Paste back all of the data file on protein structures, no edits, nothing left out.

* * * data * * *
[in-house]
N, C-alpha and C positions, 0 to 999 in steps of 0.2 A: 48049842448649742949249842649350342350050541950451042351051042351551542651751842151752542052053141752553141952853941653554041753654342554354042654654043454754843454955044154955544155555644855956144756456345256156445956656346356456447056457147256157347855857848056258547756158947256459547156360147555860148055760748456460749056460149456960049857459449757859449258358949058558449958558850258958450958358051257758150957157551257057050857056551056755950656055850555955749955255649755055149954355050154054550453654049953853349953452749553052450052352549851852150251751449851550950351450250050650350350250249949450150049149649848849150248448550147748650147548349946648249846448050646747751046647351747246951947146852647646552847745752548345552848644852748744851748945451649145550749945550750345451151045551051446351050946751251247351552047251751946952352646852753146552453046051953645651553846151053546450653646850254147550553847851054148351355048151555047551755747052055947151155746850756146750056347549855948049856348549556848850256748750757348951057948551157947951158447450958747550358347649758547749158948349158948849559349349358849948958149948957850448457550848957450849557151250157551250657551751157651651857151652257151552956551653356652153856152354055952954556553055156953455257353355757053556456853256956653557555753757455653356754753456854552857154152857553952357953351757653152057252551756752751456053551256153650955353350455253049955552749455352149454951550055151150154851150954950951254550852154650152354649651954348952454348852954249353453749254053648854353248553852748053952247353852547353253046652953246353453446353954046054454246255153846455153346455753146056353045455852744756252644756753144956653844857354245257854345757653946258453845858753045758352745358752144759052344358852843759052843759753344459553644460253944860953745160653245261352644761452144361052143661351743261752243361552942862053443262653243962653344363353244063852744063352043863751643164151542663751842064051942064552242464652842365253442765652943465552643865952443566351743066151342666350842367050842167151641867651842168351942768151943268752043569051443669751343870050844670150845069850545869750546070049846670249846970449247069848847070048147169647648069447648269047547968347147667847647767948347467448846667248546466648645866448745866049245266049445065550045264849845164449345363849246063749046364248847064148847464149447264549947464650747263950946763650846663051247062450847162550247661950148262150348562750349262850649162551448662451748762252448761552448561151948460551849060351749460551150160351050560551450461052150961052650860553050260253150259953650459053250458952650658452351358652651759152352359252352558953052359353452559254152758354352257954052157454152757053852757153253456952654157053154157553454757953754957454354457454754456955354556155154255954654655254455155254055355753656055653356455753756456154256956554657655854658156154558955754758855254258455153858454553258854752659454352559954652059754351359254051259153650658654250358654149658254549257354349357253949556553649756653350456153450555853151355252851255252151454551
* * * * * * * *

[in-house]
N, C-alpha and C positions, 0 to 999 in steps of 0.2 A: 48049842448649742949249842649350342350050541950451042351051042351551542651751842151752542052053141752553141952853941653554041753654342554354042654654043454754843454955044154955544155555644855956144756456345256156445956656346356456447056457147256157347855857848056258547756158947256459547156360147555860148055760748456460749056460149456960049857459449757859449258358949058558449958558850258958450958358051257758150957157551257057050857056551056755950656055850555955749955255649755055149954355050154054550453654049953853349953452749553052450052352549851852150251751449851550950351450250050650350350250249949450150049149649848849150248448550147748650147548349946648249846448050646747751046647351747246951947146852647646552847745752548345552848644852748744851748945451649145550749945550750345451151045551051446351050946751251247351552047251751946952352646852753146552453046051953645651553846151053546450653646850254147550553847851054148351355048151555047551755747052055947151155746850756146750056347549855948049856348549556848850256748750757348951057948551157947951158447450958747550358347649758547749158948349158948849559349349358849948958149948957850448457550848957450849557151250157551250657551751157651651857151652257151552956551653356652153856152354055952954556553055156953455257353355757053556456853256956653557555753757455653356754753456854552857154152857553952357953351757653152057252551756752751456053551256153650955353350455253049955552749455352149454951550055151150154851150954950951254550852154650152354649651954348952454348852954249353453749254053648854353248553852748053952247353852547353253046652953246353453446353954046054454246255153846455153346455753146056353045455852744756252644756753144956653844857354245257854345757653946258453845858753045758352745358752144759052344358852843759052843759753344459553644460253944860953745160653245261352644761452144361052143661351743261752243361552942862053443262653243962653344363353244063852744063352043863751643164151542663751842064051942064552242464652842365253442765652943465552643865952443566351743066151342666350842367050842167151641867651842168351942768151943268752043569051443669751343870050844670150845069850545869750546070049846670249846970449247069848847070048147169647648069447648269047547968347147667847647767948347467448846667248546466648645866448745866049245266049445065550045264849845164449345363849246063749046364248847064148847464149447264549947464650747263950946763650846663051247062450847162550247661950148262150348562750349262850649162551448662451748762252448761552448561151948460551849060351749460551150160351050560551450461052150961052650860553050260253150259953650459053250458952650658452351358652651759152352359252352558953052359353452559254152758354352257954052157454152757053852757153253456952654157053154157553454757953754957454354457454754456955354556155154255954654655254455155254055355753656055653356455753756456154256956554657655854658156154558955754758855254258455153858454553258854752659454352559954652059754351359254051259153650658654250358654149658254549257354349357253949556553649756653350456153450555853151355252851255252151454551